Because the process uses enormous amounts of energy, its carbon dioxide emissions are substantial. That means any expansion of plastic production carries dangers for the climate, along with its more obvious contribution to the plastic waste blighting landscapes, waterways, and oceans worldwide.

Globally, cracking of ethane and an alternative ingredient called naphtha created carbon emissions equivalent to 52 coal-fired power plants in 2015, one report estimated—and that footprint could reach the equivalent of 69 coal plants by 2030 if the industry continues to expand.

“It makes no sense whatsoever to invest in new fossil fuel-based facilities to produce more plastics, at a time when we have a global warming crisis and a plastics crisis,” said Andy Gheorghiu, a Germany-based campaigner who has organized against the Belgian plant. “In fact, both are parts of one crisis.”

A standoff in Antwerp

INEOS, the global petrochemical company that started shipping fracked ethane across the ocean, plans to build a huge new cracking plant in Antwerp, Belgium. Industry analysts say that plant would double Europe’s consumption of the imported ingredient.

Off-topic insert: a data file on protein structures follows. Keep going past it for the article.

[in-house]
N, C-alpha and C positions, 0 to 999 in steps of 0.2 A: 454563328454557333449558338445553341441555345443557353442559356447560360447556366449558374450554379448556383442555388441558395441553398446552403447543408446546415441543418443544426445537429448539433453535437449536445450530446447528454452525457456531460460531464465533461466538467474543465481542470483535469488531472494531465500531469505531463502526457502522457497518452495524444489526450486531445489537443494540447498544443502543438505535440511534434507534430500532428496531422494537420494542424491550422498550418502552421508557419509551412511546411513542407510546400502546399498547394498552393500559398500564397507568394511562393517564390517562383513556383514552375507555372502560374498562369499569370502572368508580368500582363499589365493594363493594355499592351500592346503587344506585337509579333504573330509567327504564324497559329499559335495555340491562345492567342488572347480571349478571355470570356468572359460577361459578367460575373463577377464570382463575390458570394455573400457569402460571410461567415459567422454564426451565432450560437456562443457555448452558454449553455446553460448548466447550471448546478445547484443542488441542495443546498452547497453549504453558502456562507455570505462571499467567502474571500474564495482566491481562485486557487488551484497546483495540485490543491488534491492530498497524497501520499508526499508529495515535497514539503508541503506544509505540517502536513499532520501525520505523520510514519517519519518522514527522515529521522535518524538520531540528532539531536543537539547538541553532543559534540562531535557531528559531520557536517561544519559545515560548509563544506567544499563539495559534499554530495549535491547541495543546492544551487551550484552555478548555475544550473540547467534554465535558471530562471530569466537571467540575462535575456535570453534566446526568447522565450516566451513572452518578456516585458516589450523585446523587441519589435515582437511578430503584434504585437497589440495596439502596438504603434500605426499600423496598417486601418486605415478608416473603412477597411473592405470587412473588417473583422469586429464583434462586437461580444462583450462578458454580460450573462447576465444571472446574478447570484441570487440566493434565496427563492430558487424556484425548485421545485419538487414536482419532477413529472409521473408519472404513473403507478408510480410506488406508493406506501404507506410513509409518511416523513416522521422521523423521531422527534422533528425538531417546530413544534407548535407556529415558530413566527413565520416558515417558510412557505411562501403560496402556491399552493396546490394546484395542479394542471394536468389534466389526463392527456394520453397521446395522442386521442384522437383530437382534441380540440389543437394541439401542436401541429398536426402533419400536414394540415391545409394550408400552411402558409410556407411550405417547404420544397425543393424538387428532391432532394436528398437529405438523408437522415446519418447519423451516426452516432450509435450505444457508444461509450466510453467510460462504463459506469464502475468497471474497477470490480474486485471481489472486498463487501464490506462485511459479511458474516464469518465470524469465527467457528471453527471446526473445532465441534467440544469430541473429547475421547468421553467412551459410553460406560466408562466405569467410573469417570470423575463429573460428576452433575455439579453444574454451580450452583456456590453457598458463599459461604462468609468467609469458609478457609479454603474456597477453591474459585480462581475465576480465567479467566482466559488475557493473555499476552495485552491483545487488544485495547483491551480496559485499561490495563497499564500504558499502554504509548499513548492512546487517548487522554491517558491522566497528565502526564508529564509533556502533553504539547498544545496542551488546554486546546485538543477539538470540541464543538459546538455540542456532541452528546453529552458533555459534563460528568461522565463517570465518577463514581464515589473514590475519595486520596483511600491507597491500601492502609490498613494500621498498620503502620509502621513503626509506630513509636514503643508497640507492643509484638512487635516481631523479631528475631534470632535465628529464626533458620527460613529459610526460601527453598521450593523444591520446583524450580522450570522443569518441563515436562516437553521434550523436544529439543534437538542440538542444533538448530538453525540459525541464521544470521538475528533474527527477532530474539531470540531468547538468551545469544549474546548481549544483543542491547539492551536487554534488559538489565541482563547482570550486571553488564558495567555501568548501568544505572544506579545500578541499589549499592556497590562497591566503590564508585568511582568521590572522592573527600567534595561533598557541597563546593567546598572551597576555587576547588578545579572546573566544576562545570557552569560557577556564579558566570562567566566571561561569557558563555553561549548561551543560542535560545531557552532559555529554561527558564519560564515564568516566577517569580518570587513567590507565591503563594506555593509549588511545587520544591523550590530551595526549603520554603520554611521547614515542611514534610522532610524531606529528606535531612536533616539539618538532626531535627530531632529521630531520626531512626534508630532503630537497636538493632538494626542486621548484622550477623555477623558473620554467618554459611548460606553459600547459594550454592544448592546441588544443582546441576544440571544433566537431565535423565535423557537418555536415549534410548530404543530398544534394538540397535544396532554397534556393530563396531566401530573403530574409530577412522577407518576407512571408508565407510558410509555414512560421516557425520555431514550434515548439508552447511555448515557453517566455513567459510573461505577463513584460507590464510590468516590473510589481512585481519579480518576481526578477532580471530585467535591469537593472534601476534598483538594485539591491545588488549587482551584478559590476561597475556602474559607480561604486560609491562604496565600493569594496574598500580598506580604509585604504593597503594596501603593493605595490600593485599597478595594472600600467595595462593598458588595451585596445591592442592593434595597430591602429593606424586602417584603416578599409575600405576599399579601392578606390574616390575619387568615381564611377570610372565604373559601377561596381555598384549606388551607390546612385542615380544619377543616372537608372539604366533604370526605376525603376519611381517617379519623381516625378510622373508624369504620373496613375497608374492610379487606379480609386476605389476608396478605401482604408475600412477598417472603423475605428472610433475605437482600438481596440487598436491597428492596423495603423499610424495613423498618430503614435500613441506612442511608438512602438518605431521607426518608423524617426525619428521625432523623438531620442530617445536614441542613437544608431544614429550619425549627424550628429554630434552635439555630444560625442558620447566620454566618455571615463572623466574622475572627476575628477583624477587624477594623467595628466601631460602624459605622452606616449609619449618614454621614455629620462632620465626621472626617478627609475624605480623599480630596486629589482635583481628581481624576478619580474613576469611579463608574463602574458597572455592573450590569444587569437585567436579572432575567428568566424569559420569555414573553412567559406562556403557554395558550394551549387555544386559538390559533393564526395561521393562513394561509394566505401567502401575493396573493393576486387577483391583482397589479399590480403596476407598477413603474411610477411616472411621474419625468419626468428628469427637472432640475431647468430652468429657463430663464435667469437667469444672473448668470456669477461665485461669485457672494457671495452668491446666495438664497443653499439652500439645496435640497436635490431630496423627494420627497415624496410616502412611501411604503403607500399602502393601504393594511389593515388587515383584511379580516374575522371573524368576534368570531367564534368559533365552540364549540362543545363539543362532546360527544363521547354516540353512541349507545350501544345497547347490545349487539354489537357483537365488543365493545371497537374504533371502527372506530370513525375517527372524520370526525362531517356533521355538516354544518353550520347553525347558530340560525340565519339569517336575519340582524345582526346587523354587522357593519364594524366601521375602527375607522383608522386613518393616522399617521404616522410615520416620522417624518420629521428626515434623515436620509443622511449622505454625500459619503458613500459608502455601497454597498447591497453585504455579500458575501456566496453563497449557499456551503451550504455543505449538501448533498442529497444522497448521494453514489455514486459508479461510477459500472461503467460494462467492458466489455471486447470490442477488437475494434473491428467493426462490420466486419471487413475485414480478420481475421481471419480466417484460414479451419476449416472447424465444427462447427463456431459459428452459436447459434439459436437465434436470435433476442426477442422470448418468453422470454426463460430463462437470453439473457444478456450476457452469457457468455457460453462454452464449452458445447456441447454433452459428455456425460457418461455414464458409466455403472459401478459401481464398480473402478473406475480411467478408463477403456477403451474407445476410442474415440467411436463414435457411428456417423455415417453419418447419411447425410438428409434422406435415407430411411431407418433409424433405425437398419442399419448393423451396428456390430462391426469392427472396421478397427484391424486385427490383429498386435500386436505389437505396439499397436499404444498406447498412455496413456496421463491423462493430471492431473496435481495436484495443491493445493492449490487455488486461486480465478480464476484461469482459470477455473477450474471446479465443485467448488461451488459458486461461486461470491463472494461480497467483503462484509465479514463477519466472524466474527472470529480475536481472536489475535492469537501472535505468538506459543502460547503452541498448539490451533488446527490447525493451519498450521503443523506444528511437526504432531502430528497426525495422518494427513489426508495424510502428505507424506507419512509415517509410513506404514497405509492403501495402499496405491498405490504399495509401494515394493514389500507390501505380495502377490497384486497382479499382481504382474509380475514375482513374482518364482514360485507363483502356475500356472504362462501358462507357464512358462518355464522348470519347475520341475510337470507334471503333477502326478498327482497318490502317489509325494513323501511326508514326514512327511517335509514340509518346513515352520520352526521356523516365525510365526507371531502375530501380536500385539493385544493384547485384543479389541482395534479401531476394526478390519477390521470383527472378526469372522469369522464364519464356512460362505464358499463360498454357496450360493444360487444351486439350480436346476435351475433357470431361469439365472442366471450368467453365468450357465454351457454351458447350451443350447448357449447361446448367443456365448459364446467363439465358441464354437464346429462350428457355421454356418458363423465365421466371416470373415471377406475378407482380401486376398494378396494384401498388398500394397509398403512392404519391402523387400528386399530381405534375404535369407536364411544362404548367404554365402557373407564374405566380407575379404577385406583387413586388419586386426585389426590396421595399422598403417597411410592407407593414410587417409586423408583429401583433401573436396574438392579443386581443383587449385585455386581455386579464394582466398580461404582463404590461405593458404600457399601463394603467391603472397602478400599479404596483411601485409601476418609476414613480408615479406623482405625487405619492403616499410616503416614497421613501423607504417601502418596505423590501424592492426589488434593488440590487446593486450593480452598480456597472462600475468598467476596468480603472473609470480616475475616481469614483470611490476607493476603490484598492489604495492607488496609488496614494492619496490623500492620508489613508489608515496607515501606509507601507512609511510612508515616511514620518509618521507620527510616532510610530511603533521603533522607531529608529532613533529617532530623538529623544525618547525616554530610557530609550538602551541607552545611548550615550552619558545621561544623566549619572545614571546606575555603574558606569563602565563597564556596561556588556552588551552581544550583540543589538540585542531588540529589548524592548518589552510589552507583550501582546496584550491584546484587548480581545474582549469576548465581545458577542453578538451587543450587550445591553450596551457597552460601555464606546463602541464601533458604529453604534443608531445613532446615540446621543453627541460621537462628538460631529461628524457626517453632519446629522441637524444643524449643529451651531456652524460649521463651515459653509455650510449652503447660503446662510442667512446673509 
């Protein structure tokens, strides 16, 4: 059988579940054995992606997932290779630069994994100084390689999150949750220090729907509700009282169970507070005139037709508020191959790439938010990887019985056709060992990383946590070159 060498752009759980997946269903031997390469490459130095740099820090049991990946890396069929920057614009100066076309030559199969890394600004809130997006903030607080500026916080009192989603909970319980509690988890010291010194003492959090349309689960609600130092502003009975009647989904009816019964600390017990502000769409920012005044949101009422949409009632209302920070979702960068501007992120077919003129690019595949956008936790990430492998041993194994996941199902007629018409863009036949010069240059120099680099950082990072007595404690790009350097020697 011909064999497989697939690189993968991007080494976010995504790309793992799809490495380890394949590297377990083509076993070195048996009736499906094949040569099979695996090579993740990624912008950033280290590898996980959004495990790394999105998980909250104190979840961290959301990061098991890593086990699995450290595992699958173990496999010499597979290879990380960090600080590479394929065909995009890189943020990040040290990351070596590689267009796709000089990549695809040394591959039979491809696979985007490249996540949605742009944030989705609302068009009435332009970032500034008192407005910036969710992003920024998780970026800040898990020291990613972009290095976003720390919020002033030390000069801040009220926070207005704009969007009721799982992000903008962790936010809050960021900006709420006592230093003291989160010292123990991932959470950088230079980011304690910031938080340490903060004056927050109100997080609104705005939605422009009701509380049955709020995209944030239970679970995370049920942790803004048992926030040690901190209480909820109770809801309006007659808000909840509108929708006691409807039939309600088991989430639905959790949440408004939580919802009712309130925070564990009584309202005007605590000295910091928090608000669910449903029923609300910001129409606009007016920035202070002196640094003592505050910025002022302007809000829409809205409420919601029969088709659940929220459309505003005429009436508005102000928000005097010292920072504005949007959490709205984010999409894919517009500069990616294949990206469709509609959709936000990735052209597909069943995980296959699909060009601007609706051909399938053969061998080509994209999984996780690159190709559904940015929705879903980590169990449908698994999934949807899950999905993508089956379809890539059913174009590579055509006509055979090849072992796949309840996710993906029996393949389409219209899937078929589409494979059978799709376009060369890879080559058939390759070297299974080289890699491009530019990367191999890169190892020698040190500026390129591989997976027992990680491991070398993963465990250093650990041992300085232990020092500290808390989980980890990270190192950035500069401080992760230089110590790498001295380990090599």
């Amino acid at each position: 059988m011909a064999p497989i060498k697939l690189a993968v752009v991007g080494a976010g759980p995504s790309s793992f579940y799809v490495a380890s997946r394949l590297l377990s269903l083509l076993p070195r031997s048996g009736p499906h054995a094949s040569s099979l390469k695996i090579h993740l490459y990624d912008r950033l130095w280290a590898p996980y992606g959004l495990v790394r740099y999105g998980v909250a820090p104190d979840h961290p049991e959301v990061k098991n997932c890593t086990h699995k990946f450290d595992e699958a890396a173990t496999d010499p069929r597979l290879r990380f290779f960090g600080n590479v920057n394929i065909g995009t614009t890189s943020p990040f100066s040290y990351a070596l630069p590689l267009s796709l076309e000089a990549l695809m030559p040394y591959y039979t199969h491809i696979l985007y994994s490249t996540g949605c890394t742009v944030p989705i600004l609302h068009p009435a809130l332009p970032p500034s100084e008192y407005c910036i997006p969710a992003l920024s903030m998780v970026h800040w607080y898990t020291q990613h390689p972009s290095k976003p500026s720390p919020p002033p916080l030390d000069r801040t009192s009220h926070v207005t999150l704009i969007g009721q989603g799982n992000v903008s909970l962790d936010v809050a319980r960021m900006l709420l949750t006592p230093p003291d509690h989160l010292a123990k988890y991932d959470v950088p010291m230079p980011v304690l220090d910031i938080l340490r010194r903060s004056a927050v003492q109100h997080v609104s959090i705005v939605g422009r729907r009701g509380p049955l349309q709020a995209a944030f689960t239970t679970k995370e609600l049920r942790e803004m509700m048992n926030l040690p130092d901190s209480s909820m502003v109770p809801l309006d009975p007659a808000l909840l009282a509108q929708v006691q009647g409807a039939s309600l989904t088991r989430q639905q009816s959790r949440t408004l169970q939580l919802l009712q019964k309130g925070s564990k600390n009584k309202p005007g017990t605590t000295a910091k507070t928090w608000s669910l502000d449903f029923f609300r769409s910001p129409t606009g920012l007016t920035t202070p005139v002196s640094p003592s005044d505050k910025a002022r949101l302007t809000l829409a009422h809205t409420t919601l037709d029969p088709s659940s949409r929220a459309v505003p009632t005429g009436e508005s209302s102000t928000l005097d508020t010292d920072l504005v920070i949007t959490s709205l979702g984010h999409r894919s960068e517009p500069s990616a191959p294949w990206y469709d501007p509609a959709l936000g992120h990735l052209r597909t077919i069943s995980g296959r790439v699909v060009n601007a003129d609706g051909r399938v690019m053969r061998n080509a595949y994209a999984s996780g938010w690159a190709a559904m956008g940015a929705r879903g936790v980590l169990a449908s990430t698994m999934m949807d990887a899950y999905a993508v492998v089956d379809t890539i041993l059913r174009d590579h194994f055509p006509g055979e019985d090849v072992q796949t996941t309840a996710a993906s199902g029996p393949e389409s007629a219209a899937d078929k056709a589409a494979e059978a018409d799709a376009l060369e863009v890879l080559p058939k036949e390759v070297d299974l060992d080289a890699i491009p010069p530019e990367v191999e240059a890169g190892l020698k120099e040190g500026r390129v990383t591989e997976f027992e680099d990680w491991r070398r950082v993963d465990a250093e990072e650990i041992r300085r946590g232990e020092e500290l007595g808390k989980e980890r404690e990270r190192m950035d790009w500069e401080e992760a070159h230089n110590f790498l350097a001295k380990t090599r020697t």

The project would be the continent’s first new ethane cracker since the 1990s. It has sparked a standoff with environmental groups, for whom it crystallizes worries over plastic’s ubiquitous role in modern life and the global economy.

Belgian officials have welcomed the planned $3.5 billion complex, which would secure Antwerp’s status as the world’s second-biggest petrochemical hub (Houston, Texas, is first). Environmental groups are less sanguine about the plan.

workers inspecting pipe at an ineos facility

Climate activists occupied the proposed site in October 2020. In November, a Belgian court granted an injunction to halt clearance of trees there while objections to the project are considered, a process that could take up to a year.  

Antwerp is already a major plastics center, and the River Scheldt’s banks are littered with lentil-size pellets of raw plastic, known as nurdles. By one estimate, 2.5 tons of them—billions of individual pellets—were spilled in the area in 2018. Nurdles are devastating for sea life. “They look like fish eggs,” and birds or fish that ingest them can starve because they fail to eat anything else, said Tatiana Lujána lawyer atClientEarth, an advocacy group involved in challenging the project.

INEOS’s plant would not produce nurdles, but it would supply ethylene to facilities that do. The company says the project would simply replace older, less efficient ethane crackers, and is unlikely to increase Europe’s overall plastic production. Improved efficiency means the new cracker’s carbon footprint will be half the footprint of old ones, said Tom Crotty, an INEOS spokesman.